And Mason's decision to stay at Cincinnati is paying off too. After coach John Brannen was fired following last season, Mason began to look for options elsewhere. But upon conversations with new coach Wes Miller, he opted to remain where he was and push on with the Bearcats.

He knew at the time that it would officially bring an end to the twins-as-teammates era, but they had both come to terms with it already.

"It's kind of a leap of faith, because we've played together our whole lives," Mason said. "We just had to trust that things would go on. There's plenty of opportunity when you're apart, too."

With separation has come growth this year. While they miss being together and have stayed in daily contact with each other, there has been something refreshing about starting a new chapter for each of the Madsens.

"Everybody has to (go off on their own) at some point in their life," Gabe said. "It's been kind of nice to go apart and really find out who you are. Speaking for myself, I definitely became more vocal. I used to be more of a quiet guy, but going on my own, I definitely became more vocal, more outgoing."

Mason has seen changes too.

"I think when you're put in uncomfortable situations, you tend to see more growth," Mason said. "This is just one of those. Obviously we're probably more comfortable together because you always have that person to lean on, but I feel like I've changed more without him here, and he probably feels the same way.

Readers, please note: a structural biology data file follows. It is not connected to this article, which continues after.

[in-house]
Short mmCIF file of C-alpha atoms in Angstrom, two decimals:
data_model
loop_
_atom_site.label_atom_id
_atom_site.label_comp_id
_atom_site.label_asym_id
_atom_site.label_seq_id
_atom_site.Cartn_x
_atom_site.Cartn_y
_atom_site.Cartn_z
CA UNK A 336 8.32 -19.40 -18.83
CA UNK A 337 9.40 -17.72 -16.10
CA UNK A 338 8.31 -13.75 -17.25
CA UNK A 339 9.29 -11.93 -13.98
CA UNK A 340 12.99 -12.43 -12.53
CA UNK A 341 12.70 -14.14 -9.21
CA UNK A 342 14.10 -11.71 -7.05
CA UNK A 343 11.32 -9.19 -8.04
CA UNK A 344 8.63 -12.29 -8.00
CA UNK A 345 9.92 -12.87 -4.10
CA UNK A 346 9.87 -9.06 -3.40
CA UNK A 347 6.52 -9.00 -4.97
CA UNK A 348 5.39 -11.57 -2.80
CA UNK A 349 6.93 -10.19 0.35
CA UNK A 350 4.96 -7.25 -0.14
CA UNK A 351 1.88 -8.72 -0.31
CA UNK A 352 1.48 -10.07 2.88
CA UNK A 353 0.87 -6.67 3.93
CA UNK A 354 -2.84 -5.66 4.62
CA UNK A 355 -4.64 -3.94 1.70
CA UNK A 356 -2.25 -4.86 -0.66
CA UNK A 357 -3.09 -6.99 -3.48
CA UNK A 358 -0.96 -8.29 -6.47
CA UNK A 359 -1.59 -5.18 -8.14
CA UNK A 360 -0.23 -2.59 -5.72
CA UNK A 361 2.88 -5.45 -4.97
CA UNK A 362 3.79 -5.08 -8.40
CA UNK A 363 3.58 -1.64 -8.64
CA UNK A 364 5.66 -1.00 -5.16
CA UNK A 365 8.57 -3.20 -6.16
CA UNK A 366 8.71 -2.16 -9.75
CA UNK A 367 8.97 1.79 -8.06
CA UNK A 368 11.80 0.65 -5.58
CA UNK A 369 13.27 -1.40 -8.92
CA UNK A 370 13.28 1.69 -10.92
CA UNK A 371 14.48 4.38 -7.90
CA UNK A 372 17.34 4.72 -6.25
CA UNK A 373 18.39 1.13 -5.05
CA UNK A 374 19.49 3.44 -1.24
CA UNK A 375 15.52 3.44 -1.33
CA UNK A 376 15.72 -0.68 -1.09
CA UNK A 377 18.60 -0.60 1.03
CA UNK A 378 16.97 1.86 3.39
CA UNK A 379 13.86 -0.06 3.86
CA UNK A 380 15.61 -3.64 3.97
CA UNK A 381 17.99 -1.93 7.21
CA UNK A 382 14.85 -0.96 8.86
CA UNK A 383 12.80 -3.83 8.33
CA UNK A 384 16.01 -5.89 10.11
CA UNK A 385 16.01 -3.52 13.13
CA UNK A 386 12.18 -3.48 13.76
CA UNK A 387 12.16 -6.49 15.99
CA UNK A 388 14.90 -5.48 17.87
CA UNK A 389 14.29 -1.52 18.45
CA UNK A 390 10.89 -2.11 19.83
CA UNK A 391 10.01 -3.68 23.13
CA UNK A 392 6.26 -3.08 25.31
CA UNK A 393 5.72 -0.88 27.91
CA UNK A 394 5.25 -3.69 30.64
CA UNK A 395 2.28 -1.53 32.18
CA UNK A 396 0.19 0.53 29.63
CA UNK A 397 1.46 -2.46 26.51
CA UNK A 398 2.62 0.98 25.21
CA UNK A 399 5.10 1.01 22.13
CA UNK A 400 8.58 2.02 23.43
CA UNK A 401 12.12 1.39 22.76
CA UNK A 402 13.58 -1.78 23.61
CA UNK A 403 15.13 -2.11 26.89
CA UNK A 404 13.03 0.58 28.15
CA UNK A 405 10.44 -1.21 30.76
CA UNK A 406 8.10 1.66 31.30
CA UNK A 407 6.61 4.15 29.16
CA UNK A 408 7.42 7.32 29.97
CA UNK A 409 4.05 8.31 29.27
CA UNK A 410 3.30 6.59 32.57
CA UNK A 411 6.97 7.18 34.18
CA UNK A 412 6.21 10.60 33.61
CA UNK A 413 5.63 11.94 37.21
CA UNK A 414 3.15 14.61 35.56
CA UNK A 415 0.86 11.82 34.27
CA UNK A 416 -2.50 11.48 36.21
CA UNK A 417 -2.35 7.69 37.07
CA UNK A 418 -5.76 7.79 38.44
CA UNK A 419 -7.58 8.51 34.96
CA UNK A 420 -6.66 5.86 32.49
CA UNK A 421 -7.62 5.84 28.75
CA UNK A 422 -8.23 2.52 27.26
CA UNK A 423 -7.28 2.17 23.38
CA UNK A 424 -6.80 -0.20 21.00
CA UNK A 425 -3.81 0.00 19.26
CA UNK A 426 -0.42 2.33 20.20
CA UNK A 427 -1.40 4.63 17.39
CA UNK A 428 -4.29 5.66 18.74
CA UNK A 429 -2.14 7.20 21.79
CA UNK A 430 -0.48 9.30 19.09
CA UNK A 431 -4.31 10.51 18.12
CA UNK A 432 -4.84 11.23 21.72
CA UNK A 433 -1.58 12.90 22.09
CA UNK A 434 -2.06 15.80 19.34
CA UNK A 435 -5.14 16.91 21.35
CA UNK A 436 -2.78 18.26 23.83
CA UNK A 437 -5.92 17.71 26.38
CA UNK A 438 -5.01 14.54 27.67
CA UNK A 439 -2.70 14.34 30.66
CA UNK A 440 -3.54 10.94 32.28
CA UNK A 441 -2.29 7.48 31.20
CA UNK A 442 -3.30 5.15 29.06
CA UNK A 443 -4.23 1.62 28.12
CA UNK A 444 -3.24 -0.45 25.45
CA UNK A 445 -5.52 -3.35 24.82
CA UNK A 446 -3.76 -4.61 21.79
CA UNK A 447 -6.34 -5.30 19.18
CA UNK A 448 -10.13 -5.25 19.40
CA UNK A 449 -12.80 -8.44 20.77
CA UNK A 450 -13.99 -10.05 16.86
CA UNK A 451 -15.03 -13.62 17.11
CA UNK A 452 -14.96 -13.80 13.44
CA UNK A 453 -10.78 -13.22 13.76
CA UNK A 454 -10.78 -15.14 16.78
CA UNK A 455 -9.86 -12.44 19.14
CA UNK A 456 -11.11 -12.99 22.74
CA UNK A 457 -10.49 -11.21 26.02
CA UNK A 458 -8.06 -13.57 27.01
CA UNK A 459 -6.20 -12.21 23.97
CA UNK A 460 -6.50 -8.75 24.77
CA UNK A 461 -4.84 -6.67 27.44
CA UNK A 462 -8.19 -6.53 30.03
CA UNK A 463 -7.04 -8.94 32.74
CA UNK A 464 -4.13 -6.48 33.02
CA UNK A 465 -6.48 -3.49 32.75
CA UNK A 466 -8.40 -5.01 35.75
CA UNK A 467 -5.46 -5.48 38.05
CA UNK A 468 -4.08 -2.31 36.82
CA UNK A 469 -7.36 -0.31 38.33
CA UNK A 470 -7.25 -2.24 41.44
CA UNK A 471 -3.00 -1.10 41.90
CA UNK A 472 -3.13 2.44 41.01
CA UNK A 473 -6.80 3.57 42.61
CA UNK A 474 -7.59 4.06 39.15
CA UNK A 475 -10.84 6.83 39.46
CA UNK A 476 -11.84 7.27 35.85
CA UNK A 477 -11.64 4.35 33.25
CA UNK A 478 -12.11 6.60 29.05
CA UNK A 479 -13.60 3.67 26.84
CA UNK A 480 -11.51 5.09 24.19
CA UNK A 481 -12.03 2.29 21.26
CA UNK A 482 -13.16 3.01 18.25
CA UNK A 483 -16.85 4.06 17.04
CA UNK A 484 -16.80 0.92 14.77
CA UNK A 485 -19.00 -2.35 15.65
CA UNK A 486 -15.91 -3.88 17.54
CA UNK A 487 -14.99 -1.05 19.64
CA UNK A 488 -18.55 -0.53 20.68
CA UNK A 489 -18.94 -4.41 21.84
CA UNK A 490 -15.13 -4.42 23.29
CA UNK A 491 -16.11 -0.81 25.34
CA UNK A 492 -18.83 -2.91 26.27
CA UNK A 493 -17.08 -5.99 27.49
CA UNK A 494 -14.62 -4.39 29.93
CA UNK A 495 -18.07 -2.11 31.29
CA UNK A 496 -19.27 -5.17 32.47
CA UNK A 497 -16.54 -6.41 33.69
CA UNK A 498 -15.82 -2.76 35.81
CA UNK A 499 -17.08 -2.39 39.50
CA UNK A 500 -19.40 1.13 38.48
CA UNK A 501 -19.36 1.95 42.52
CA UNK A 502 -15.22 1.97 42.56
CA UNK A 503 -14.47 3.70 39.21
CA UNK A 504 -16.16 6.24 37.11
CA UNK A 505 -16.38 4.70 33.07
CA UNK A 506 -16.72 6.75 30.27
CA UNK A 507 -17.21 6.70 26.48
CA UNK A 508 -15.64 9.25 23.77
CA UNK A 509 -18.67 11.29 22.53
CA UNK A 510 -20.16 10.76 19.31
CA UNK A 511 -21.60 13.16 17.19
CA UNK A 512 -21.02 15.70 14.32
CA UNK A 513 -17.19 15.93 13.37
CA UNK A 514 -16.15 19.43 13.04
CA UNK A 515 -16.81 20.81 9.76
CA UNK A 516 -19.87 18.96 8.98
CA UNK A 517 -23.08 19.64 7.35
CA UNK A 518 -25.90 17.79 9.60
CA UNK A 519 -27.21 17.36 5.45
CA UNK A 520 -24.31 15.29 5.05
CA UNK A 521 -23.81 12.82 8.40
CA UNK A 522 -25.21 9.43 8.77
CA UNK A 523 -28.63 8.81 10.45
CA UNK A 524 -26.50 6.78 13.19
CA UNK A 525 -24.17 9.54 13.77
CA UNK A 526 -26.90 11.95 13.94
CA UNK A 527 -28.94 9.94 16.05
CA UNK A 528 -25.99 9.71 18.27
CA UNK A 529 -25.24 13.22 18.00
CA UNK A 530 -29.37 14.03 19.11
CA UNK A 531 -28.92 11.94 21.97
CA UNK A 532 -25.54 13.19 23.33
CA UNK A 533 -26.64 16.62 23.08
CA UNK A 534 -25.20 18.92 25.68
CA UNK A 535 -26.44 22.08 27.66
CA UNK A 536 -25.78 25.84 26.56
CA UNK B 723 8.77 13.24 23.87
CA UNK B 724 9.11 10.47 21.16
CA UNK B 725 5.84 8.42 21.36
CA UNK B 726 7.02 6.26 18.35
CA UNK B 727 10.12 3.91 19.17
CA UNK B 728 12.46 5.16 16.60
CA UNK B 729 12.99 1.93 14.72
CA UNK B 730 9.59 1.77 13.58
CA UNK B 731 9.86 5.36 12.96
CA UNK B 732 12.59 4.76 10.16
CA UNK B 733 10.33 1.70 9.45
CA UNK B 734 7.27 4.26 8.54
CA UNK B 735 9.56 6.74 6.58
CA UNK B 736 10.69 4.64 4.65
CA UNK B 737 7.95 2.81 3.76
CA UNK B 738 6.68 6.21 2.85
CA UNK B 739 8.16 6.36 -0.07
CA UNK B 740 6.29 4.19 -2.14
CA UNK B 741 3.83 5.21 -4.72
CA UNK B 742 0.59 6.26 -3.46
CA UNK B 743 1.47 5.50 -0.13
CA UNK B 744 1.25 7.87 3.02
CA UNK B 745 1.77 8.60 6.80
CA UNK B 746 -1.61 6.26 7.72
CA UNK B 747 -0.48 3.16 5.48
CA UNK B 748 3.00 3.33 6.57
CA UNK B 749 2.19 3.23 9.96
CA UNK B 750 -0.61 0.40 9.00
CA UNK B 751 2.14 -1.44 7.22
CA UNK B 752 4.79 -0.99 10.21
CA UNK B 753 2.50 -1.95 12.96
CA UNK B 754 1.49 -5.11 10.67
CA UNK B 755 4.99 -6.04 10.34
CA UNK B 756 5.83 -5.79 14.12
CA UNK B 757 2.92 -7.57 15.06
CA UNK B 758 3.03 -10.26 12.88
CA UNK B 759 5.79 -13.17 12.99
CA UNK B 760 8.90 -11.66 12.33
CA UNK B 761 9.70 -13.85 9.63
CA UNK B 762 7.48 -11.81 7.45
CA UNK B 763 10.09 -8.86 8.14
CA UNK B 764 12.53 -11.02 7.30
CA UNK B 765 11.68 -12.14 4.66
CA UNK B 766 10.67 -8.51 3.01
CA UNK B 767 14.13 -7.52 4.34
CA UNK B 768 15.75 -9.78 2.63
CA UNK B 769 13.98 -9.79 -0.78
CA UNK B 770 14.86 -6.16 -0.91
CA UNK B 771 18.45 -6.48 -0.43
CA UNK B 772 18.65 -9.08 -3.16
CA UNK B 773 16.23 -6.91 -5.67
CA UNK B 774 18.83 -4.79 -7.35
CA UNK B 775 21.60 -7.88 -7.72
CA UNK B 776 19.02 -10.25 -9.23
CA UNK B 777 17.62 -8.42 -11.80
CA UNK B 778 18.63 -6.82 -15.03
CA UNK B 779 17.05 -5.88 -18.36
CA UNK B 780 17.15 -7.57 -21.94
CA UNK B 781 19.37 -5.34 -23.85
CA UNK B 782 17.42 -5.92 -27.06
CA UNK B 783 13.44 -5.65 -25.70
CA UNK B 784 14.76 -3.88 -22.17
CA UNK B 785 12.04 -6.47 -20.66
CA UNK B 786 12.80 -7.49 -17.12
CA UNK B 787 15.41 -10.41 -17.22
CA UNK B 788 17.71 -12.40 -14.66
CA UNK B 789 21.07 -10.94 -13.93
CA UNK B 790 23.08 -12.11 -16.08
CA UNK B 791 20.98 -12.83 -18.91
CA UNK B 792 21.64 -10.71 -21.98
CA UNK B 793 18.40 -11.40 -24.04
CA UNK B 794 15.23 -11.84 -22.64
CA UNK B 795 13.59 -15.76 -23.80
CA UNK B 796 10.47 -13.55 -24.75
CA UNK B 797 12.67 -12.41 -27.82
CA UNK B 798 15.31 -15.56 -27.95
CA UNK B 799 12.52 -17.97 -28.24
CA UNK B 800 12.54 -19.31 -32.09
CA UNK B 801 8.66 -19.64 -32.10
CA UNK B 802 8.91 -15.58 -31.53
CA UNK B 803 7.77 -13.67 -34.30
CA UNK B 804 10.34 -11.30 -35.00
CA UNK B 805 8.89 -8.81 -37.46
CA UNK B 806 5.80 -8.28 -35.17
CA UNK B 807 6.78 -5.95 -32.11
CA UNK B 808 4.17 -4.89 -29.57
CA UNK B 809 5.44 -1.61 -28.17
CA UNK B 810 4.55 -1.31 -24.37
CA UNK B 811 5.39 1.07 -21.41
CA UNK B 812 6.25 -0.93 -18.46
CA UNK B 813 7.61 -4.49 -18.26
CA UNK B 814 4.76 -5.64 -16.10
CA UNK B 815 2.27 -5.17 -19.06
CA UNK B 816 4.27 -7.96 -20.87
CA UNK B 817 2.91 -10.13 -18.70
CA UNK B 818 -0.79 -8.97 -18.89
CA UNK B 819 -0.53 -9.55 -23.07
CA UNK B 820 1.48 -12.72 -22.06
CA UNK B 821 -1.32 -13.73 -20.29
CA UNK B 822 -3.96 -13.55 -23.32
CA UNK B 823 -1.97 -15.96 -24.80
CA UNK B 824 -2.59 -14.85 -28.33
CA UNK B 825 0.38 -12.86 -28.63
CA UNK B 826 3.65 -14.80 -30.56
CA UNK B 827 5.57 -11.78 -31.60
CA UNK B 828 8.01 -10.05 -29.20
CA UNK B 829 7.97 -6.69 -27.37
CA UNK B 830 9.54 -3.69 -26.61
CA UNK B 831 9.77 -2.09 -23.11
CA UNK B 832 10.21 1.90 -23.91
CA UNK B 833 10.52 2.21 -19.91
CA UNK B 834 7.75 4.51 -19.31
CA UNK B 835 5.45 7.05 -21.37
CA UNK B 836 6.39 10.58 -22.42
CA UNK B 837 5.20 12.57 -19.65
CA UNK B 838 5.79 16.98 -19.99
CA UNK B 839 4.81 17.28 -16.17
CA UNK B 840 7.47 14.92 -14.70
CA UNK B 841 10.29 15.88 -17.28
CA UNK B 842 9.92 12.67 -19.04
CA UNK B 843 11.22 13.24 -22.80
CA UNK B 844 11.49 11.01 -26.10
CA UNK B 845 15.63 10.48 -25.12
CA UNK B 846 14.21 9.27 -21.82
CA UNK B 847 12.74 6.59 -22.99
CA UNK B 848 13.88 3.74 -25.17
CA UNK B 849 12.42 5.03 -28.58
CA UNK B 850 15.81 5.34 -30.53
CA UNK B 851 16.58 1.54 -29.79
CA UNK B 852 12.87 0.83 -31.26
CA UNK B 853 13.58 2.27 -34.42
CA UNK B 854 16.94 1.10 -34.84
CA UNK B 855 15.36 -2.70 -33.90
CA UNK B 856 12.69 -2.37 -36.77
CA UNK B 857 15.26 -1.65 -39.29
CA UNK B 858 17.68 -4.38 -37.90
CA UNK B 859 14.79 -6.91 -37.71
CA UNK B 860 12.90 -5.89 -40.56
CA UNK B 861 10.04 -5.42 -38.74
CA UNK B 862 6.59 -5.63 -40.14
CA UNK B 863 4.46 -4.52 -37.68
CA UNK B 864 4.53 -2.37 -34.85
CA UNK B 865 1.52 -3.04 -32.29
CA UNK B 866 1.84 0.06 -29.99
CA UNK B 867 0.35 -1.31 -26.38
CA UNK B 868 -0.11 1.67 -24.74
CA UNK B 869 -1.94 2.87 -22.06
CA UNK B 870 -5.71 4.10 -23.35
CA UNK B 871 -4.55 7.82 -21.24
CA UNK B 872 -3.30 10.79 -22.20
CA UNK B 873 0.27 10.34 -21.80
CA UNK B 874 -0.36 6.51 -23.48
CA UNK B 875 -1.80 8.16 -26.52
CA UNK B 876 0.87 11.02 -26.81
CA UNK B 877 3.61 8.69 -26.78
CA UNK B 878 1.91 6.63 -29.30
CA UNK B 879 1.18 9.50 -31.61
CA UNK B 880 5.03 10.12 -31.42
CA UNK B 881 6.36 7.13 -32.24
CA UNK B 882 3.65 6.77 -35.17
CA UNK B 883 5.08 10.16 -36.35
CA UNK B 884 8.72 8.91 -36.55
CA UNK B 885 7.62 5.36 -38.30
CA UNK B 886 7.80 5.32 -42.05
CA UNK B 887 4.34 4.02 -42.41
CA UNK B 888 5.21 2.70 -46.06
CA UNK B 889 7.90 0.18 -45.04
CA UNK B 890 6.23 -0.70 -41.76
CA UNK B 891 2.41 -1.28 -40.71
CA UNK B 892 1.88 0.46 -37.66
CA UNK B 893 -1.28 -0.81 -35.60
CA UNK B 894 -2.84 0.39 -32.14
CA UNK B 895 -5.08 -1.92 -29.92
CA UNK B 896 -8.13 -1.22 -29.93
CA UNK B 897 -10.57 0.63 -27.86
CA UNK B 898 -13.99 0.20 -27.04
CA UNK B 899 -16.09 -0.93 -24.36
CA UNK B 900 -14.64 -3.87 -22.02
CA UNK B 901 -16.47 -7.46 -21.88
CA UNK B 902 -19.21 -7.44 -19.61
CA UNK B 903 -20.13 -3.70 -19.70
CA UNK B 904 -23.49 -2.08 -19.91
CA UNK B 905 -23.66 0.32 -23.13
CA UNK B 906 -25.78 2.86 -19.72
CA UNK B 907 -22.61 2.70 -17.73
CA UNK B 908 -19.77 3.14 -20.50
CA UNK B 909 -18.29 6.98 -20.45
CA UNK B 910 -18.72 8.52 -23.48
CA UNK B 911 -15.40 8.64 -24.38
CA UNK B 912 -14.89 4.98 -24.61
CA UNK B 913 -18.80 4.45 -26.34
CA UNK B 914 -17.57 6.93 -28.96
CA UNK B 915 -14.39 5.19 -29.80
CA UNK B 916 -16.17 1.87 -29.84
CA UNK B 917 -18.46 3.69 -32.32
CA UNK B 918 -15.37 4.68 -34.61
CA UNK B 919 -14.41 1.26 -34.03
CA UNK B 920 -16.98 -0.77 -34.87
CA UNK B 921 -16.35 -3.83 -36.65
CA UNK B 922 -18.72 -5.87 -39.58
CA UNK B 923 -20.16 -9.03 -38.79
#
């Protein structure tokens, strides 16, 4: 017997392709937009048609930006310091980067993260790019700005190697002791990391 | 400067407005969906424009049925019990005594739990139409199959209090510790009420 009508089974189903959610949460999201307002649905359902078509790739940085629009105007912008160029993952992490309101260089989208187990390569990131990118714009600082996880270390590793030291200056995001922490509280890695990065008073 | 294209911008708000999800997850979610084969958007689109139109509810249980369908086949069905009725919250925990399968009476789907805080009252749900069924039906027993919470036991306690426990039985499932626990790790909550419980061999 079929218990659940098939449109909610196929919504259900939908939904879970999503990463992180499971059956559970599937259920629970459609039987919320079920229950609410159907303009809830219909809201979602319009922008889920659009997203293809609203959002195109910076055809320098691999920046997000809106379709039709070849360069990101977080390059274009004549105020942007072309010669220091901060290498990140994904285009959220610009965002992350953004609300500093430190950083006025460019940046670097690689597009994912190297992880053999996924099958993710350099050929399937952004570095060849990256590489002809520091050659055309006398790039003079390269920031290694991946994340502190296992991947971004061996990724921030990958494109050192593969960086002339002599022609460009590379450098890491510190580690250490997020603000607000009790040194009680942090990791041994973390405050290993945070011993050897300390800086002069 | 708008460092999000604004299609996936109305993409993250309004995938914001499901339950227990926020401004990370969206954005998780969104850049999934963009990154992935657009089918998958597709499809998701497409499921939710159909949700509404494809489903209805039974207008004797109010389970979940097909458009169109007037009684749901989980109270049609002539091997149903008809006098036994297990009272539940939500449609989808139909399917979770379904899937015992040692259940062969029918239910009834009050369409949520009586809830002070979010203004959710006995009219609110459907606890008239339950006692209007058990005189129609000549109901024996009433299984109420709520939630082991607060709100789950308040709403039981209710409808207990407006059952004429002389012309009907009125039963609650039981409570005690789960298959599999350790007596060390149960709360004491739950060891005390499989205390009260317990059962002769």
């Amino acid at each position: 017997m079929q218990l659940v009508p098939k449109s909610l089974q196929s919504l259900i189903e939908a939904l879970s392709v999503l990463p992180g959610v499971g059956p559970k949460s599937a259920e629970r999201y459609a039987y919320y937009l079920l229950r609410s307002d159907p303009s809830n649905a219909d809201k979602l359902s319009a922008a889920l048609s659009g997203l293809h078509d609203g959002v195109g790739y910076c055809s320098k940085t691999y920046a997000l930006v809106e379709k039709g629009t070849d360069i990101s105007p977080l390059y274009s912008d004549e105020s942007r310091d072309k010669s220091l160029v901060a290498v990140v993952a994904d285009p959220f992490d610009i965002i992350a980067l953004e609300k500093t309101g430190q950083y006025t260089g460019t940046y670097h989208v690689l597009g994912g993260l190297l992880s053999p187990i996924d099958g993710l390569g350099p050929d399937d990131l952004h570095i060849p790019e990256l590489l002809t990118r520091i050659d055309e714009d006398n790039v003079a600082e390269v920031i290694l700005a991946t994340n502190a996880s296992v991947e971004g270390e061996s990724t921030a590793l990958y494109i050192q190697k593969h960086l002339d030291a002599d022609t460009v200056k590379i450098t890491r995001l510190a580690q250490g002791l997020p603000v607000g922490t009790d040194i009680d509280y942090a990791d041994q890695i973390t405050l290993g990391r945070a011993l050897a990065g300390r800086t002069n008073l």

"When you have someone that you've been with your whole life and see them start to change, I think you question it a little — even though changing as you grow older is normal. So I feel like that's probably sped up that process for both of us, finally being apart. We can kind of grow into who we are as we get older."

The twins have also escaped the inevitable comparisons that came with playing together their entire lives. Now that they're on their own, they don't feel pressured to outdo each other. Each player is free to play without that concern, which has been liberating to some degree.

"The thing for the both of us is we've always been compared," Mason said. "It's just hard. I don't think people realize how hard that is to be compared to someone like that your whole life. And obviously hard is relative. There are harder things in the world than being compared about who's better at basketball. But it's something that does take its toll. So I think that's been the refreshing part about not playing together."

The twins never played a game together in college, because Mason was recovering from an injury while Gabe was playing and didn't return before he opted out. Their last time sharing the court in live game action came in high school.

They didn't know it was their finale at the time. But as they've seen over the last year, things have worked out just fine regardless.

"Part of me will probably always wonder, 'What if we did play together?'" Mason said. "Just because we never even got the opportunity. I always think back to high school, we didn't even know it was our last game because COVID canceled the season. Then we figured we'd play together in college, and it never happened. But I think obviously there's good that comes from this too."